The next two lines compute the probabilities of tweets coming within meanof1. The values are stored in p1 and p2. l1 and u1 is the range which says that 95% of the tweets out of 500 with a desired mean of 'meanof1' lies in between this range. This goes for l2 and u2 as well.

And the godfather line is executed which is barplot(...) [please select the package gplots from package window and if it is not there then you can install writing "install.packages("gplots") ]with arguments shown above which are self explanatory. This command plots the graph and an instance is shown above. The plot shows that people are tweeting more about Argentina and comparatively less for Germany. Well this is it....

Well I hope it was of some worth spending your time... Please feel free to make any suggestions.

The next thing which i am going to do is build a word cloud in R using Tweets. And I feel fun doing it.. Till my next post, as I say,  Happy Learning...

Second Step: Configuring R with Twitter.


Well i hope you are done with the installation of R console and R Studio...
Now we are interested in getting Tweets from Twitter and do some kind of analysis. But for that we need to configure R in such a way that it can communicate with Twitter. Hard??? Trust me, its not. Let's get started...

Step 1: You should have an account in Twitter. Create one if you don't have.

Step 2: Go to and log in with your Twitter credentials. The reason why we are here is that you need to create an app so that you can prove to twitter your true identification and your purpose of accessing tweets from it. Don't worry its not that terrifying. Once you have logged in please find your profile icon on the upper right corner of the screen and select "My Applications". Then select "Create a New Application. Fill in your details sensibly. It will ask you for a "website" address and in case if you don't have one, fill in with an address of any decent site. This part is just a formality. And "Callback URL" can be left blank. Please select the check box so that your application is set in a way that it can be used to sign in with Twitter.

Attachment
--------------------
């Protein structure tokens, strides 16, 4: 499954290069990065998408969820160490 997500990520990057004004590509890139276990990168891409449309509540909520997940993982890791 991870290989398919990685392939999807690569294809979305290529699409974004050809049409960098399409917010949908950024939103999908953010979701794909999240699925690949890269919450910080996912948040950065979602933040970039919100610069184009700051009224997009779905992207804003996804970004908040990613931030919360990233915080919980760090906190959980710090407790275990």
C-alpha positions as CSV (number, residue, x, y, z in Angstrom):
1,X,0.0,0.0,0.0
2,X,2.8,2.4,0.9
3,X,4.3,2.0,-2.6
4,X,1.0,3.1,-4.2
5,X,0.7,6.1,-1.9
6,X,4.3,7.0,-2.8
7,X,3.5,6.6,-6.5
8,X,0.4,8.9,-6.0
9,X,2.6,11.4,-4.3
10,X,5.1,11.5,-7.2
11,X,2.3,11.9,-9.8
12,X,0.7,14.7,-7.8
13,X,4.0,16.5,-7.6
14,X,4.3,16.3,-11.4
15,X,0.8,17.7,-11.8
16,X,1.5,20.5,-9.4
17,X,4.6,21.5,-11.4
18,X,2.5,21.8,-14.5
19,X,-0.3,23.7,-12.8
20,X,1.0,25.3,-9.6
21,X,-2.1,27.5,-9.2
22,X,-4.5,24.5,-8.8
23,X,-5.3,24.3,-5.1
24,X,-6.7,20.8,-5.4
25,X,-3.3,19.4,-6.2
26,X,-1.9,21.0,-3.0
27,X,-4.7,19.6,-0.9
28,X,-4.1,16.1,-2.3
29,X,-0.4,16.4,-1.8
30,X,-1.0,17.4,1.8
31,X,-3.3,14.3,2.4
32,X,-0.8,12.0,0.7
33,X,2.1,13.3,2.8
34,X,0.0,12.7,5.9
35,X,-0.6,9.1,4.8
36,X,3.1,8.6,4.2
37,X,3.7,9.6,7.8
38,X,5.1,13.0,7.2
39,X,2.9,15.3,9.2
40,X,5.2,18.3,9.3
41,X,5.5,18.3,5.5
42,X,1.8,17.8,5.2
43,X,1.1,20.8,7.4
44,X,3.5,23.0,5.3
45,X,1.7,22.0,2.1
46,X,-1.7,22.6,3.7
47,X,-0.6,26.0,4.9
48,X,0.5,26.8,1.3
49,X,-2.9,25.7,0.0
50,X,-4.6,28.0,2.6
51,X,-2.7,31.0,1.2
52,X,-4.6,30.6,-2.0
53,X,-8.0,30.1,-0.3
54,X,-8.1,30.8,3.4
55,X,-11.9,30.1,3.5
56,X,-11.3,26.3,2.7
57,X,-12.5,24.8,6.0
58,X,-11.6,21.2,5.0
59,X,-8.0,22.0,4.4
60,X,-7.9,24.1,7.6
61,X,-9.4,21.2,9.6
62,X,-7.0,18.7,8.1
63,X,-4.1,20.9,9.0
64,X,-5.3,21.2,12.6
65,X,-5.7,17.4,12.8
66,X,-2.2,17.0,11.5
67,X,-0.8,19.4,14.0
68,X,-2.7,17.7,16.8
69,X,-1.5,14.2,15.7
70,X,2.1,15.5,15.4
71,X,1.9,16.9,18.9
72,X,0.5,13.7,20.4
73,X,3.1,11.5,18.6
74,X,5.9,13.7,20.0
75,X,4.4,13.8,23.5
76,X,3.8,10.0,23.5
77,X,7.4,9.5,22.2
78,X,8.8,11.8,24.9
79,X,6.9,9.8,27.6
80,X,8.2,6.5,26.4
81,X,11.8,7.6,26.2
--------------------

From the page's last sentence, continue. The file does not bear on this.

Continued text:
Step 3: You will come across a  screen showing you some data. Please don't rush in closing it. It's the reason why all this hard work is done. Save the data as you will need it. Importantly "Consumer Key"  and the "Consumer Secret" is needed. This will help R to communicate with Twitter so that it can fetch data. Save "Request Token URL" and "Authorize URL".. 

Step 4: Open R studio.

Step 5: Write the following commands one by one.
            This are some packages which we need for our work. Make sure you have selected
            them from the packages window on the bottom-right side after they are    

Step 6: Now if you are using windows then you need SSL tokens. This is needed to 
             maintain a secure communication. You need to download a file. Below is the

Step 7: It's time we will use the consumer secret and key, and others.

credential <- OAuthFactory$new(consumerKey="lettersAndNumbers",

         I m extremely sorry for the alignment of the above code. All I can do is explain it
         to you. First of all, credential will store the result of statement written on right